Better Call Behnken: Confusion over Spring Hill woman’s cremated remains causes grief for widower

SPRING HILL, Fla. (WFLA) — Charles Crouch’s wife died three years ago, and her remains were cremated. Until recently, he wasn’t ready to spread all of the ashes. Instead, he spread a small amount after she died and kept the rest in a canning jar, to remember her favorite hobby, canning.

Last month, he says he decided it was time to move toward closure. He bought a gravesite and tombstone in Iowa, where his wife, Quit Crouch, was from. But he says 30 minutes before he was set to spread the ashes with family and friends, one of his friends opened an envelope that was with the ashes. 

The outside of the envelope says, “Deceased: Quit Crouch.” But inside of the envelope was a cremation certificate for another woman. The cremation number listed for this other person is the same number on the metal tag that was attached to the bag of ashes Crouch had been given.

He panicked.

“She opened it up and said, ‘Good God, these might not be your wife’s ashes, here it says it’s not,'” Crouch said.

He canceled the proceedings and called the funeral home, Pinecrest Funeral Chapel in Spring Hill. He was assured it was just an error on the certificate and that the ashes were those of his wife.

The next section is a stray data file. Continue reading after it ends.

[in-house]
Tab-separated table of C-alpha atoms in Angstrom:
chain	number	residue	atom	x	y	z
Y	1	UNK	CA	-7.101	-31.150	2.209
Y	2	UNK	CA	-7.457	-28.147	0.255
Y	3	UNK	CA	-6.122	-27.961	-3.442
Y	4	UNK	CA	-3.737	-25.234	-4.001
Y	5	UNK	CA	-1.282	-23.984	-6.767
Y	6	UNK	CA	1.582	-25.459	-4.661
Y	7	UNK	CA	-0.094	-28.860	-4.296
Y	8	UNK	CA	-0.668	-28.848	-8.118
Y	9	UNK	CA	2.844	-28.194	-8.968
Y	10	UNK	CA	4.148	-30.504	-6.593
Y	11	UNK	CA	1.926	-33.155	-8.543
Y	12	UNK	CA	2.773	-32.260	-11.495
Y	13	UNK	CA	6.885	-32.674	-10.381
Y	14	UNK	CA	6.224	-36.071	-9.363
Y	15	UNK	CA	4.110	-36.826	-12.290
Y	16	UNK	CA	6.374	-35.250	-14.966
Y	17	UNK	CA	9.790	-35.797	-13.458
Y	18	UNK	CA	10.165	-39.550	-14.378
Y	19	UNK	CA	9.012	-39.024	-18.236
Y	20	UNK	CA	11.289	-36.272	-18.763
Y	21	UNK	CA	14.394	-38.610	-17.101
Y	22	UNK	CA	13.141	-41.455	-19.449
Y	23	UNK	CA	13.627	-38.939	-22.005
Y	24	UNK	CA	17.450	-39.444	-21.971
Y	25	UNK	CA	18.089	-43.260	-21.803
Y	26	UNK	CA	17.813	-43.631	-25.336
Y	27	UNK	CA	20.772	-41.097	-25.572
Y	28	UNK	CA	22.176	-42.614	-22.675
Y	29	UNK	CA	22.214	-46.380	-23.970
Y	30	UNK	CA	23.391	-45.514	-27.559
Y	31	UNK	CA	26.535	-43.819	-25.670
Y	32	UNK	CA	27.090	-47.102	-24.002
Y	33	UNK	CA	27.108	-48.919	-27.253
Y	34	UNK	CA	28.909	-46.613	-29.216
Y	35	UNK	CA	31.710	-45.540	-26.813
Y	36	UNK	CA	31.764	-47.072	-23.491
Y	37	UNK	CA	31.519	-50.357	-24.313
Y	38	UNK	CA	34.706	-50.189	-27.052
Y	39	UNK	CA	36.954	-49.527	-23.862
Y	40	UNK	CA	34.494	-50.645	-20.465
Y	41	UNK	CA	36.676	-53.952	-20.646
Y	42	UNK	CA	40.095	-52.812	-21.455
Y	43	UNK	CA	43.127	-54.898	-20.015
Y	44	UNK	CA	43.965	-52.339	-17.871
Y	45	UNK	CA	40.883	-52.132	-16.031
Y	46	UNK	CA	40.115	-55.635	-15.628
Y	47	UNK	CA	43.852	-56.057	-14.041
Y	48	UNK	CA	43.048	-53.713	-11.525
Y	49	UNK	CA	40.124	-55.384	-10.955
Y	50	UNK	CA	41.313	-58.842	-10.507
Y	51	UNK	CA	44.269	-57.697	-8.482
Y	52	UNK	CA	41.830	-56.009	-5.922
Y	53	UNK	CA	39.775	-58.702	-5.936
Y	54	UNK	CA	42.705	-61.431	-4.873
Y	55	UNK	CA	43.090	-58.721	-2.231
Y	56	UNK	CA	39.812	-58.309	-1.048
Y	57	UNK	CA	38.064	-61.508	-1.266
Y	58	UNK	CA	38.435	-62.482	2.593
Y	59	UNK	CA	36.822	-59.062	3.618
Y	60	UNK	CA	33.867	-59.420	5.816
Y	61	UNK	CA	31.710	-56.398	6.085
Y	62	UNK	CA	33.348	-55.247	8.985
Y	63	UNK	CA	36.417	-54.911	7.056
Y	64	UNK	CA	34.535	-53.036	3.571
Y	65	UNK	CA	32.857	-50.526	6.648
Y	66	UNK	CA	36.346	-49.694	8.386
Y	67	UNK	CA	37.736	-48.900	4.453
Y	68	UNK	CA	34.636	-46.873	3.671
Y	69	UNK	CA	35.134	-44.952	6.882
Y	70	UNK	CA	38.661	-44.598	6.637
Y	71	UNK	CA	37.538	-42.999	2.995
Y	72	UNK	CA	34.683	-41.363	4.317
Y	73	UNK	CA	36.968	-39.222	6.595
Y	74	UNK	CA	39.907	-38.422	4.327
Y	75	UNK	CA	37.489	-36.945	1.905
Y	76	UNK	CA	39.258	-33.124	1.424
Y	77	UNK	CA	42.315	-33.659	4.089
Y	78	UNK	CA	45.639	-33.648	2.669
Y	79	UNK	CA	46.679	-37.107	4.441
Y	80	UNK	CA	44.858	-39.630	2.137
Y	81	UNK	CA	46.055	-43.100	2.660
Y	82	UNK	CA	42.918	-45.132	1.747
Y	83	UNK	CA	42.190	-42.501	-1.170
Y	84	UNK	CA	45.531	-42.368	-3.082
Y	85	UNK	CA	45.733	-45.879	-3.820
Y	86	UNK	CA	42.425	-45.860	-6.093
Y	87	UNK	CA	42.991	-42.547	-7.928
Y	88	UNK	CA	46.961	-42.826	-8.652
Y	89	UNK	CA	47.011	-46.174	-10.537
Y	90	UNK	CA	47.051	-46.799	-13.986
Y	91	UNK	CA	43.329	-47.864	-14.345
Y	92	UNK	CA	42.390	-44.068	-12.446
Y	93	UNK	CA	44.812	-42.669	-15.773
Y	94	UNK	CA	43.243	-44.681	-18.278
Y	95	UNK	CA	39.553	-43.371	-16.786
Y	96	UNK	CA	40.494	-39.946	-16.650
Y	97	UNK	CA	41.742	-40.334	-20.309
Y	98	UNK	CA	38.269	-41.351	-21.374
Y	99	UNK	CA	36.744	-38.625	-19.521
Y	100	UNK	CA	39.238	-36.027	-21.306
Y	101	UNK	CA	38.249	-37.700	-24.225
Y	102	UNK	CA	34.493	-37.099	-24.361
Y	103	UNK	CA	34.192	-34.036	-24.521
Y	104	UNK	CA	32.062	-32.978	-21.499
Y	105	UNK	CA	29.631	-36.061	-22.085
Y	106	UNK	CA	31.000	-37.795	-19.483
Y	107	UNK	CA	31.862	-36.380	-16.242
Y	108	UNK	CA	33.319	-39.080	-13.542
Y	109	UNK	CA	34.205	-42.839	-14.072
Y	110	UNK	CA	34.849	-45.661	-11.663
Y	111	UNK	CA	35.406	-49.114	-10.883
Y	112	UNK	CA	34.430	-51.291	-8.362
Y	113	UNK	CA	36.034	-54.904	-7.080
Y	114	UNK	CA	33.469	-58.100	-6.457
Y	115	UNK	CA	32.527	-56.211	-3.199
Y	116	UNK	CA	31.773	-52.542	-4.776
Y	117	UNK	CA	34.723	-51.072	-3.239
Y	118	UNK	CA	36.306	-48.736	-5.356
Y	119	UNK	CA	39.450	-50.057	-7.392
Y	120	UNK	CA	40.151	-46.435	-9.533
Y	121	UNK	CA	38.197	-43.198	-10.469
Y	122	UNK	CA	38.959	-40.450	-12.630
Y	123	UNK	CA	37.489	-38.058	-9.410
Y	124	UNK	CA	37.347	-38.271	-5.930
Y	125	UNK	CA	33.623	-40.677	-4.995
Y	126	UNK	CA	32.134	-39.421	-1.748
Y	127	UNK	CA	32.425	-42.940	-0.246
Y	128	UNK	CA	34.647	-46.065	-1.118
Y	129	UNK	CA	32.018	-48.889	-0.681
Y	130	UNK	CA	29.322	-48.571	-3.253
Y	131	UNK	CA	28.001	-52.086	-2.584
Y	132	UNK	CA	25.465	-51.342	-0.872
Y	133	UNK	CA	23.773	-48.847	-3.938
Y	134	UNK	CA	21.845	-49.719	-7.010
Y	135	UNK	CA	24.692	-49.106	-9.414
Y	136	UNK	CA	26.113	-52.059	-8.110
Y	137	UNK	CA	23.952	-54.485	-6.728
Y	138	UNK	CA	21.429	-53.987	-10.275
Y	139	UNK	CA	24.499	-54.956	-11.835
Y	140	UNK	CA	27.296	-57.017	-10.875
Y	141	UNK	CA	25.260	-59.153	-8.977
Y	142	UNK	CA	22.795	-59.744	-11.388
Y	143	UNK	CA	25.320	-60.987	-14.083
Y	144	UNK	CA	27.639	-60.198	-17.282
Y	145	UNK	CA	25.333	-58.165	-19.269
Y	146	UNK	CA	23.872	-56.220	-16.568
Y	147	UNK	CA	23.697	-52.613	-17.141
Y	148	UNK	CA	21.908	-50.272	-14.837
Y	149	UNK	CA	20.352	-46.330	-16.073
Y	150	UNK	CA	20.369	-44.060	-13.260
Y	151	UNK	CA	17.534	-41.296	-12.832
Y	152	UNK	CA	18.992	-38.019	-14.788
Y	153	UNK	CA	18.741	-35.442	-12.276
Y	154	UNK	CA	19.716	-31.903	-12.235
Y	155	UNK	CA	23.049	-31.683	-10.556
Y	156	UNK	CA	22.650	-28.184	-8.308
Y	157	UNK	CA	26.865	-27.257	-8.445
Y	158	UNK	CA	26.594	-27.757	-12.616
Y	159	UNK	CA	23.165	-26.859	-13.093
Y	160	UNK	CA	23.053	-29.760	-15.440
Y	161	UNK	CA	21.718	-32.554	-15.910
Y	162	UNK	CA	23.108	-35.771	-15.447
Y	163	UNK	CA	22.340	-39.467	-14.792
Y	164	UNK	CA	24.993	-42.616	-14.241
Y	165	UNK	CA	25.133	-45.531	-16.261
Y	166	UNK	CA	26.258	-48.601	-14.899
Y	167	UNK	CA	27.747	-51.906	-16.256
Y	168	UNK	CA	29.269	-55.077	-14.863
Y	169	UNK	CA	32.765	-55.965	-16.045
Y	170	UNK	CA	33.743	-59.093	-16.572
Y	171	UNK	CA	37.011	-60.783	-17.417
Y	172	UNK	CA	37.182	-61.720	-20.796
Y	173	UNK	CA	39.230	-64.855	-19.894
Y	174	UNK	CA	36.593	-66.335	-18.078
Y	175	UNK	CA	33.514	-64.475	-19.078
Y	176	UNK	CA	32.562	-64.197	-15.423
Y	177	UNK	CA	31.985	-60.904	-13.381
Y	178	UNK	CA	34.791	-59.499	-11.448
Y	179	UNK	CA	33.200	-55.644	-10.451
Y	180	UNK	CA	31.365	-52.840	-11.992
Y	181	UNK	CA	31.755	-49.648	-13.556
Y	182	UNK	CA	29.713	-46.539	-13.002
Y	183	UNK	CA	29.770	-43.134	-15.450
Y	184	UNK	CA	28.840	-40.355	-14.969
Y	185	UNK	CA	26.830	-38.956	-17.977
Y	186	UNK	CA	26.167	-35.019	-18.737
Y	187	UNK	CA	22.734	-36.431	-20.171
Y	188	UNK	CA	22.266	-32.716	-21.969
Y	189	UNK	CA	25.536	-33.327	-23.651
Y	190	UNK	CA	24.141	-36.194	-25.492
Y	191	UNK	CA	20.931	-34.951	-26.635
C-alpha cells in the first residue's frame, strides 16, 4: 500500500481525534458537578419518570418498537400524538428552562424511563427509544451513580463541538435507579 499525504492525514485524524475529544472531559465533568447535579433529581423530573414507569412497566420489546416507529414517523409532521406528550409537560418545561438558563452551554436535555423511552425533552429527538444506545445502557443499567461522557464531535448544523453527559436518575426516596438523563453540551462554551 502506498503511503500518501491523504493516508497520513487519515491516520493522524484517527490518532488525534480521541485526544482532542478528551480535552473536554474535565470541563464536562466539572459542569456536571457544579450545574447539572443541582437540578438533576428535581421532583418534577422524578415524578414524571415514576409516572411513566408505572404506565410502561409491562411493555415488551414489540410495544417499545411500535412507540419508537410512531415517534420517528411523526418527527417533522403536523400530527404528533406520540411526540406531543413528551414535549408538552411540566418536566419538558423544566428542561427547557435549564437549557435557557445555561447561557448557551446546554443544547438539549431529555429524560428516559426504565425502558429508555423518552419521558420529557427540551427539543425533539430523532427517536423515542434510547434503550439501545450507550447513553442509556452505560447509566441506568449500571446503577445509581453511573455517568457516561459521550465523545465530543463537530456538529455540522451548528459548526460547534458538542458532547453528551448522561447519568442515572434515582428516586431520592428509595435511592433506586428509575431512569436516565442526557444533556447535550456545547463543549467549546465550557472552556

He came home anyway.

“I couldn’t spread those ashes, I just didn’t know what to believe,” Crouch said.

This is where this story turns into a he-said, she-said, confusing tale.

Crouch insists the funeral home gave him little explanation or compassion for the grief this mistake caused. The funeral home owner, Chris Kaduk, would not go on camera but told News Channel 8 there is no question that the remains are those of Mrs. Crouch.

“This mistake has nothing to do with the identity of the ashes,” Kaduk said.

Crouch turned to 8 On Your Side for help getting answers and closure.

We went to the state Department of Financial Services, and Communications Director Ashley Carr said the department took the inquiry seriously and paid the funeral home a visit. Records were checked, and Carr said investigators believe the remains are those of Mrs. Crouch. The cremation number on the tag matches the one in funeral home records. In addition, the permit number on the certificate matches the one in state records for Mrs. Crouch’s cremation.

“This would have thrown anyone back into a state of grief, and we are concerned,” Carr said. “Do we believe, does anyone believe that this was intentional, no, but absolutely a mistake was made.”

The state investigation into this mistake continues, Carr said.

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